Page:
Sense of place
hedberg at vermontel.net
Thu Sep 2 15:37:26 EDT 1999
>From: Philip.Belben at powertech.co.uk
>Is this not the case,
>though, with any map reconstructed from narrative (unless the narrative says
>things like "Person X lived in a smallholding about 5 miles down the lane that
>went south from the village towards the Great East Road"). Wherever the
>narrative is descriptive rather than prescriptive (are these the right terms?),
>you won't get an accurate map, but a distorted one of this sort.
Not really. The difference is that in Tolkien, and in many of his imitators,
the characters are Travelers who have a complex, interwoven descriptive
memory of the whole land... all the more so in Tolkien as you have multiple
viewpoints and memories, and multiple well-traveled travelers.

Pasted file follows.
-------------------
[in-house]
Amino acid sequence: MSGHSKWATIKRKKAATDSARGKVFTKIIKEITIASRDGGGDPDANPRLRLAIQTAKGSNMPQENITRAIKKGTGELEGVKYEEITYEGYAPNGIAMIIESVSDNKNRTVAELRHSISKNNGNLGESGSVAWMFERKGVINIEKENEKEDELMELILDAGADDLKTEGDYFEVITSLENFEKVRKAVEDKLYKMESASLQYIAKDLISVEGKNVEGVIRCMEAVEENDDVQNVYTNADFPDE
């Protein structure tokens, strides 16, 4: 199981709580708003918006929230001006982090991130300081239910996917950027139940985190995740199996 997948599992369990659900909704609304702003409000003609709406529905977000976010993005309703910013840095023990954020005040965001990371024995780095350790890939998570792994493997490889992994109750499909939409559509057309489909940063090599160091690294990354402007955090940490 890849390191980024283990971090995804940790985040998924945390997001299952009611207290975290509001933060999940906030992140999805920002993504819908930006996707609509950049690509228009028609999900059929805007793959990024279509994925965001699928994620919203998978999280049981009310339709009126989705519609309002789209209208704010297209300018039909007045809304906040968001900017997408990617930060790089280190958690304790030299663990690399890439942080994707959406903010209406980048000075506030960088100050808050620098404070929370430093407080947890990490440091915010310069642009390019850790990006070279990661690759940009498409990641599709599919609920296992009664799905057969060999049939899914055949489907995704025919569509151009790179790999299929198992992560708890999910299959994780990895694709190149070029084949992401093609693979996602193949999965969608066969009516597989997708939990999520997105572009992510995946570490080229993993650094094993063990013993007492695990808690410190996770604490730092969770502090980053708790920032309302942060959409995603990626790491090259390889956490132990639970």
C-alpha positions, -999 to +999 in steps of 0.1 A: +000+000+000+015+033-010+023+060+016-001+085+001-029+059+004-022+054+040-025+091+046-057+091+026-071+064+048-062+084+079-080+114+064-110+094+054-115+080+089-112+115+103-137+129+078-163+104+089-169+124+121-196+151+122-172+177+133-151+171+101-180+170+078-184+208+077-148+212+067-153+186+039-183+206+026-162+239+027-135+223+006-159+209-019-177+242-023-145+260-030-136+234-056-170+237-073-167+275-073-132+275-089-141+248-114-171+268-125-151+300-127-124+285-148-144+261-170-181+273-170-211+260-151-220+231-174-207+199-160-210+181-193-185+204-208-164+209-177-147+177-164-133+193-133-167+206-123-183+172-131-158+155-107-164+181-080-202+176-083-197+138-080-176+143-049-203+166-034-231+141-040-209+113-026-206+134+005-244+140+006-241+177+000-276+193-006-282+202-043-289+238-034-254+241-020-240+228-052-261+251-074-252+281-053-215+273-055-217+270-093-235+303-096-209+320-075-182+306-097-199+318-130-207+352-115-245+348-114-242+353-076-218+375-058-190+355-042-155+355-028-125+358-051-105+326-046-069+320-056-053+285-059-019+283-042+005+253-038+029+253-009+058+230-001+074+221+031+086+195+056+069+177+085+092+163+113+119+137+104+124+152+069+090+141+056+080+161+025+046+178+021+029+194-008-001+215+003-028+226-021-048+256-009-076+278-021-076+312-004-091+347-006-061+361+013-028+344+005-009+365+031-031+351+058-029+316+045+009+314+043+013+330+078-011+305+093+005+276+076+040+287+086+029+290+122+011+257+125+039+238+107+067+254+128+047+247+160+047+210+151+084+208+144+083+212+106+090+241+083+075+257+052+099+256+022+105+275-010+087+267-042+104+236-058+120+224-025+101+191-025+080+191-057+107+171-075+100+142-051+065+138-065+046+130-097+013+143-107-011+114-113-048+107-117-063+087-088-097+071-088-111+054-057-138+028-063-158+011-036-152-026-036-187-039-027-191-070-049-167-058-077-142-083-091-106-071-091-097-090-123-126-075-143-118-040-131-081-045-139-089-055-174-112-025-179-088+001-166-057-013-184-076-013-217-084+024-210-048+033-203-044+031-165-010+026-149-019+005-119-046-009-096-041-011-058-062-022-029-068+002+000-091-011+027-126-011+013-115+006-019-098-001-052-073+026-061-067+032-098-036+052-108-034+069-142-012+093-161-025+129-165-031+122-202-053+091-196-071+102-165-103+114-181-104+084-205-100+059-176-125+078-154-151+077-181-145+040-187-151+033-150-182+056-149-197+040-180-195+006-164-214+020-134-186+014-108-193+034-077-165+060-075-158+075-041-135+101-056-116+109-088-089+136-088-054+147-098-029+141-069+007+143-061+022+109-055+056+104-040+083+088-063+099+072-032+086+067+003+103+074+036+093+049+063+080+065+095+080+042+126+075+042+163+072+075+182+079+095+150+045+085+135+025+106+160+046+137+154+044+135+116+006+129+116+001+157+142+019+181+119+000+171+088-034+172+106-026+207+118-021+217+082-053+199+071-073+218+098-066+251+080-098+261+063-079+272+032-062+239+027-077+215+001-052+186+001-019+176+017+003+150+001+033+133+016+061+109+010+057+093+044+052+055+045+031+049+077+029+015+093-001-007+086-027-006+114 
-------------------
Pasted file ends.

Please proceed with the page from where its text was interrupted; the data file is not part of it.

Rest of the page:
In Dalemark, and this may simply be because we are not given a map, I have
much more of a sense of traveling through unknown terrain. There's a
painting I'm very fond of, by a painter I knew from school (old art majors
never die, but they fade away if you put them in the sun too long) on a long
plank of wood. in the center is a highway traveling through a wonderful
little scenic glen. On either side, 3 feet of narrow board, beyond the thin
corridor of green, stretches a bare and denuded landscape. That's how I
think of Terra Incognita, of the experience of traveling before survey maps.
You only know what you see, and can be surprised that the new road you're on
comes out THERE.
It's very hard to imagine living in a world where you haven't seen a map. Or
where you don't think of the land in terms of your understanding it on a
map. It's very confusing and a little scary.
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